ISLAMABAD - Presenting an Islamised version of the women protection bill, Council of Islamic Ideology (CII) chief Maulana Muhammad Khan Sherani yesterday proposed curbs on the women.

The proposed alternate women protection bill prohibits mixing of genders in academic institutions after primary level, hospitals and offices. It says, the women would not be allowed to sing and dance ‘under the garb of art’. The female nurses would not be allowed to attend male patients.

The bill proposed a ban on women to work in ‘vulgar’ advertisement but they can take part in politics, it said. “Women should not be forced into labour-intensive work,” the proposed bill, unveiled at a media interaction by Sherani after a CII meeting, said. It allowed husband to ‘lightly beat’ his wife as a punishment if she defies his commands.

Sherani said the CII agreed that contracting a woman’s marriage to the Holy Quran was a crime that should carry a ten-year sentence. Contracting a marriage for Vani (swap) or dispute resolution would also be punishable.

The CII bill says a guardian’s permission is not required for a woman who has reached majority to contract a nikah (marriage contract).

Sherani said it was woman’s right to learn defence for protection from harassment or oppression. “Woman can with her personal will work for defence of her country but she is neither responsible nor somebody can force her for it. However, the state can forcibly put men into its defence, if required,” he maintained. The CII chief said it was obligatory in Islam to kill a male apostate, but not a female apostate. “You can try to motivate her to get her allegiance back with Islam but you cannot kill her.”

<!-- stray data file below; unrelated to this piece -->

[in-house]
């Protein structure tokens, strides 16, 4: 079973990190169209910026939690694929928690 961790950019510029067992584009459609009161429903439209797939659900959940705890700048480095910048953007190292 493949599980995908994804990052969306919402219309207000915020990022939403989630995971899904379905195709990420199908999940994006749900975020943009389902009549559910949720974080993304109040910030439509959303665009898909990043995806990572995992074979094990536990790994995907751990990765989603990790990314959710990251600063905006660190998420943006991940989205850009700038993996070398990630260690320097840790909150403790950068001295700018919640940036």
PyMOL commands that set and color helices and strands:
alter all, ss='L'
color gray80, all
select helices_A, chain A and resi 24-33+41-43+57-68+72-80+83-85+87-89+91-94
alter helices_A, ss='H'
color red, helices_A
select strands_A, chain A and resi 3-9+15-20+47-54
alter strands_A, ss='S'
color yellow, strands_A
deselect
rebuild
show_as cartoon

He said that uniformed style of writing the Holy Quran should be adopted in Pakistan, which is traditionally being followed with punctuation in the sub-continent, to avoid mistakes.

Sherani said the CII would soon send the 163-page proposed bill to the government although the parliament or the provincial assemblies are not restricted to abide by CII suggestions. Earlier, members of CII showed reservations over Women Protection Bill passed by the Punjab Assembly and an identical bill proposed by the Khyber Pakhtunkhwa government.

The CII declared the Punjab’s women protection bill against the Islamic teachings and the country’s constitution. The same views were expressed for the proposed Khyber Pakhtunkhaw bill.

This year, Punjab’s lawmakers gave unprecedented protection to female victims of violence, in a bid to stem a rising tide of gender-related abuse in a country ranked as the world’s third most dangerous place for women.

The yet to be implemented law criminalises all forms of violence against women, whether domestic, psychological or sexual, and calls for the creation of a toll-free abuse reporting hot line and the establishment of shelters.

Pakistan, home to roughly 190 million people, sees thousands of cases of violence against women every year, from rape and acid attacks to sexual assault, kidnappings and so-called honour killings.

In 2013, more than 5,800 cases of violence against women were reported in Punjab alone, according to the Aurat Foundation, a women’s rights advocacy group.

The new law establishes district-level panels to investigate reports of abuse, and mandates the use of GPS bracelets to keep track of offenders.